Leading this research were two great guys from Denver Zoo. So I asked. Apparently, there is an issue at the egg stage. If it is left unguarded, there are any numbers of hungry predators out there. But once they fledge, the success rate is almost 100 per cent. These chicks have an impressive wing span of nearly three metres. I guess that even the foxes would think twice.
And then there was a day looking for argali. Just four of us spent a day trekking across the desert. We didn't see any, but we did catch sight of some Siberian ibex, swifts and hoopoes, the occasional eagle and vultures. It was a great day, in the company of two Mongolian scientists, experts on this landscape. How else would I have a chance to experience this?
Thursday 13 August
Waking up from another good night's sleep in the ger. The vultures have mostly fledged, the lesser kestrels hadn't co-operated at all, but various other projects, including the small mammals, were continuing. We had updates and briefings every evening. Our efforts over the last few days had centred on the argali. We had been walking 10km transects, in groups of three, and 2 km apart. We were piloting a new scientific model for finding argali numbers. It had been exciting, out in the wilderness, getting a real sense of it, and working at the edge of science. Can't be bad!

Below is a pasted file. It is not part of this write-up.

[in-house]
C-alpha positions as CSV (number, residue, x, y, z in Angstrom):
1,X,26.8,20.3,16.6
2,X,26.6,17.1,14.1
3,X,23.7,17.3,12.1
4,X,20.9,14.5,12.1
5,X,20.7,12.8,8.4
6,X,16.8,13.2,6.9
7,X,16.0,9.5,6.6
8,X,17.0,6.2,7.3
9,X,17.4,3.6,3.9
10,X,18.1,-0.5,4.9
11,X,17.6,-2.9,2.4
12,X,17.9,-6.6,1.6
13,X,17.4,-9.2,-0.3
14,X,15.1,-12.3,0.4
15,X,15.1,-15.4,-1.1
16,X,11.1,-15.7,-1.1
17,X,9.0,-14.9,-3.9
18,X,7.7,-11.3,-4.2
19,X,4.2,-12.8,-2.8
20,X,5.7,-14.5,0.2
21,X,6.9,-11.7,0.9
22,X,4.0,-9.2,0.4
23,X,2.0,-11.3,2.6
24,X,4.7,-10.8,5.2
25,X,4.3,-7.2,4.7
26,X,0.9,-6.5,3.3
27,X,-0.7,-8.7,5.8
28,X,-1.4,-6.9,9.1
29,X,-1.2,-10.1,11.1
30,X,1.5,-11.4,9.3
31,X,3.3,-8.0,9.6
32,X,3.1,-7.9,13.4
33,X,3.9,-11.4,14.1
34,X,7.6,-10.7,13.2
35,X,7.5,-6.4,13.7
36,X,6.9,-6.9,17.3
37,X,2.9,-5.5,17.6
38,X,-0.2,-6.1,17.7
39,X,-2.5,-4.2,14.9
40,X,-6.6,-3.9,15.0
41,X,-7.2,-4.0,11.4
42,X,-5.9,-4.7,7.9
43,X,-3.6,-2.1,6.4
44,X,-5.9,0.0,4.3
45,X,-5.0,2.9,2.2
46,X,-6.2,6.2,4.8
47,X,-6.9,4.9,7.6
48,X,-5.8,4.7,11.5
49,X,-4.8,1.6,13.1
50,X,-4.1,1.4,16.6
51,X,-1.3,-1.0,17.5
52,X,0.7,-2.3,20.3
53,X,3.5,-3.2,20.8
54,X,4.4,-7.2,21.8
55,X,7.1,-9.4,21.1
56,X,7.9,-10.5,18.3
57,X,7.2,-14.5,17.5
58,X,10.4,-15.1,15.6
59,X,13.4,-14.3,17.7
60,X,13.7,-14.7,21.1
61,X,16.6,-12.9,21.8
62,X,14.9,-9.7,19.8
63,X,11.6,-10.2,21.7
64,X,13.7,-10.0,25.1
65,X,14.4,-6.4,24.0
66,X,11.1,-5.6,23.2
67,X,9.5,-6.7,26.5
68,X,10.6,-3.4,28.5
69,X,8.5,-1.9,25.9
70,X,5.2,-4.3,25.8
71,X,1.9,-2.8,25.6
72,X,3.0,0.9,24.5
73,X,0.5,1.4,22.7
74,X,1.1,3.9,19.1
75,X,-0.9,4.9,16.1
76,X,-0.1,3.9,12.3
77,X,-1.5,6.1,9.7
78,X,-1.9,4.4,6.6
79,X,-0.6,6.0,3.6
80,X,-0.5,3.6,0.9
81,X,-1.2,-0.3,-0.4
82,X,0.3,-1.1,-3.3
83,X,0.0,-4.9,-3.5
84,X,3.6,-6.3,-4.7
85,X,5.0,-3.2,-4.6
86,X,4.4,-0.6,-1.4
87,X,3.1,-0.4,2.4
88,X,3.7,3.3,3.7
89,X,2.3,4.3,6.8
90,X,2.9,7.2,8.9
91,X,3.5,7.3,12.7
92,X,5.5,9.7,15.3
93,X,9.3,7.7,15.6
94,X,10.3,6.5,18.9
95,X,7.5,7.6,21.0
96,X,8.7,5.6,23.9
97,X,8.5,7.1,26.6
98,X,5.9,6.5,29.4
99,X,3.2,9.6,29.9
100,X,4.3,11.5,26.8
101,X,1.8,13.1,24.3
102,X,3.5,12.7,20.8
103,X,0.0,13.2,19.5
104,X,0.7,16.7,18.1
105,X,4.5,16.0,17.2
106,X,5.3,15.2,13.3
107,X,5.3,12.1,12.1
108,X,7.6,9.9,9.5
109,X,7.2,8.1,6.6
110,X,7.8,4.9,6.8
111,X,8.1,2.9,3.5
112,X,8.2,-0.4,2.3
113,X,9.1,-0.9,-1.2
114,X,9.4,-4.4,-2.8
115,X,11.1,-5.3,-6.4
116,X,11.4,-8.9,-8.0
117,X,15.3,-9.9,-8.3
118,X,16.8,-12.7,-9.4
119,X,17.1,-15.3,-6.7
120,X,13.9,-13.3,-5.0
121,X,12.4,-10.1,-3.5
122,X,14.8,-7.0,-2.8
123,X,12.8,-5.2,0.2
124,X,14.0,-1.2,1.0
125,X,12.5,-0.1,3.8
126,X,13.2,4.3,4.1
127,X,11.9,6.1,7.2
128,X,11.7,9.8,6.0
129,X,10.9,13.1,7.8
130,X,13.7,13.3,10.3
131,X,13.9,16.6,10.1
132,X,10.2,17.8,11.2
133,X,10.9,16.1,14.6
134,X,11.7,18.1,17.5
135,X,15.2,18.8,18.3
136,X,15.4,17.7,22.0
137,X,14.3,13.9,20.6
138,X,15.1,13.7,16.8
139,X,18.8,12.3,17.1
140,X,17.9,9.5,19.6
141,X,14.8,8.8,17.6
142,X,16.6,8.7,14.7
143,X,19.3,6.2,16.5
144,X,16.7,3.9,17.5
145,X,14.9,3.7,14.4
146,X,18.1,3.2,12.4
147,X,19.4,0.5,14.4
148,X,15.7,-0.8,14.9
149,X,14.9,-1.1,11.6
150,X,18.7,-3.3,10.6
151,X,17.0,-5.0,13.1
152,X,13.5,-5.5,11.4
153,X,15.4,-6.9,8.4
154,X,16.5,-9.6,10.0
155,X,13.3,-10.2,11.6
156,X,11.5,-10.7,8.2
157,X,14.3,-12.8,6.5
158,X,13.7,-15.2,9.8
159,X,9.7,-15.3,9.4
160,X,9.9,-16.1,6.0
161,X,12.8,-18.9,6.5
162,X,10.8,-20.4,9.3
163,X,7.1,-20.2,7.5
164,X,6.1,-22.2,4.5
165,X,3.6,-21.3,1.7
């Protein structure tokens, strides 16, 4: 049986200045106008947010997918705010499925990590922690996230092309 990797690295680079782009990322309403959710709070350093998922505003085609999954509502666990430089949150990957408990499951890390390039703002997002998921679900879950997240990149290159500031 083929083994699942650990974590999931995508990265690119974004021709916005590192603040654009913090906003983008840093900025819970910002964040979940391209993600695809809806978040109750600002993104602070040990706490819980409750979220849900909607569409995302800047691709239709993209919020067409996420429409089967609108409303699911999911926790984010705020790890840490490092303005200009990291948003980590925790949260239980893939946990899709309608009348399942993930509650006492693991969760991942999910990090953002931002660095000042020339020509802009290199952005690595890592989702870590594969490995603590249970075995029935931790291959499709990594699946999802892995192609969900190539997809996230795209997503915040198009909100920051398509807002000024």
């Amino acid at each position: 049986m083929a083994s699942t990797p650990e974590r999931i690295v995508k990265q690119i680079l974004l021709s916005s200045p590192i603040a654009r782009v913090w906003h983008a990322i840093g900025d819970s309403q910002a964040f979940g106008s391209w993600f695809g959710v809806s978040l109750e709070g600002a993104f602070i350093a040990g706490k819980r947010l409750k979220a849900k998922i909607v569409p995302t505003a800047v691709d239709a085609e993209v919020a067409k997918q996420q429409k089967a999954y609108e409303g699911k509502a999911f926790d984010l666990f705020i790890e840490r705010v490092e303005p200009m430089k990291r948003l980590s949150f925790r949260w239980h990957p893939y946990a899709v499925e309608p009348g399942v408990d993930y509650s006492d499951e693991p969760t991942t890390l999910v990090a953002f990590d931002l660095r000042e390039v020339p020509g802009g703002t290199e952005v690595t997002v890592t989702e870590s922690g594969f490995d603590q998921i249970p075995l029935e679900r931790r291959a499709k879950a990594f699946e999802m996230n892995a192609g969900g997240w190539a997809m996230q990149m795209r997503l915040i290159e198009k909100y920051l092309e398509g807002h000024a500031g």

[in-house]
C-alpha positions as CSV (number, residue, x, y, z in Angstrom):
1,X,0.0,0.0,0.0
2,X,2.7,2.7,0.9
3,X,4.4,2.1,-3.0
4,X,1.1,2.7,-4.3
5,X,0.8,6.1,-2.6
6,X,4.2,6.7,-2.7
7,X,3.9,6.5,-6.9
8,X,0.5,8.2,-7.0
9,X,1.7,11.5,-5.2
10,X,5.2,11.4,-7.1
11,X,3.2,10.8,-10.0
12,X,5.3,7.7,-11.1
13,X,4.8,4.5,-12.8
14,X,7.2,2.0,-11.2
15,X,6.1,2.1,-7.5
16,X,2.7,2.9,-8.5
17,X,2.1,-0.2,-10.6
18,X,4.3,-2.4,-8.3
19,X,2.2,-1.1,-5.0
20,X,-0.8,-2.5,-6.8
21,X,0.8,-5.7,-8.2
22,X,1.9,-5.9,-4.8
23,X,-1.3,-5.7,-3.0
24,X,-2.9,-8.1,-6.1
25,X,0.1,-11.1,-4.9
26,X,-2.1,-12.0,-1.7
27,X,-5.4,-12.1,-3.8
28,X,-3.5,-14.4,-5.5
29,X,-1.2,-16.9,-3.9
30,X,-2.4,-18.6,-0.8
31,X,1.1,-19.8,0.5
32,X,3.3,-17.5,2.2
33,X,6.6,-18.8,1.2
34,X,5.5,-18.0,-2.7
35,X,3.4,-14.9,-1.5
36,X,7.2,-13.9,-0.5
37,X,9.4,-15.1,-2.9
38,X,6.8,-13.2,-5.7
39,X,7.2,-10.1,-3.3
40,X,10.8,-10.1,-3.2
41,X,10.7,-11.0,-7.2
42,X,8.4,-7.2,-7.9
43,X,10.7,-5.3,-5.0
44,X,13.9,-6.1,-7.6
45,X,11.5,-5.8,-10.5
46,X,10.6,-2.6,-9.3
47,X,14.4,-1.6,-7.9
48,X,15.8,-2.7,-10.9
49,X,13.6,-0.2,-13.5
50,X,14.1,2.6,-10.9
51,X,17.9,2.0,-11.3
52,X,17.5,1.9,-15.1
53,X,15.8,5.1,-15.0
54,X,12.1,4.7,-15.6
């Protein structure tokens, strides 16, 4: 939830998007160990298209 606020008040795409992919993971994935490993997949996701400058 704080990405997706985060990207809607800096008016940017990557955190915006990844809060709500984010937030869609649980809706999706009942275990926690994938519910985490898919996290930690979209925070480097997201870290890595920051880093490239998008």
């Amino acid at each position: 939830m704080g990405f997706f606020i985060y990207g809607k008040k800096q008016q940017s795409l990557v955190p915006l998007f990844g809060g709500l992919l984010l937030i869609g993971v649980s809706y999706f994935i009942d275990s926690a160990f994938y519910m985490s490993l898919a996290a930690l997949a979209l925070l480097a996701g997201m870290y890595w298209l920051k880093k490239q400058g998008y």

Thursday 20 August
I am on the Trans Siberian Railway, a 30 hour journey from Ulaan Bataar to Beijing. A great time to evaluate the Earthwatch experience. I can't tell you all about it, but there are certain threads and flavours, completely unexpected, that I can't let slip. Without the Earthwatch experience I don't know how I would have met so many interesting people, and formed relationships in a way that is not generally open to tourists.
Because the projects are known, understood and valued by the local community, I get immediate credibility. The usual distrust of the stranger is gone. We met great people. We shared tea with the nomads in their ger, worked closely and happily with the Mongolian students, and built relationships with scientists of all types. Not only were they were all interested in my questions, everyone at Ikh Nart understood the contextual issues such as sharing water, over grazing, and the need to protect the environment as a whole. We met and worked with local rangers, enjoyed a real Mongolian barbecue, prepared by local herders. I felt that I experienced a real sense of that place, the desert steppe called the Gobi, and perhaps a greater sense of myself too.
I remain amazed and inspired by the leading scientists from Denver Zoo, and the Mongolian Academy of Science, together with the local students who created a year round field centre with so few resources. But they have built relationships, such that the local council came all the way out one evening and held its meeting in our camp. It is valued. For my part, it was a privilege to be part of all of that, even if only for a short time.
Report by Des Gould, 56, who joined Wildlife of the Mongolian Steppe in August 2009.
Find out more about the Wildlife of the Mongolian Steppe expedition.
Dr. Rich Reading talks about his work.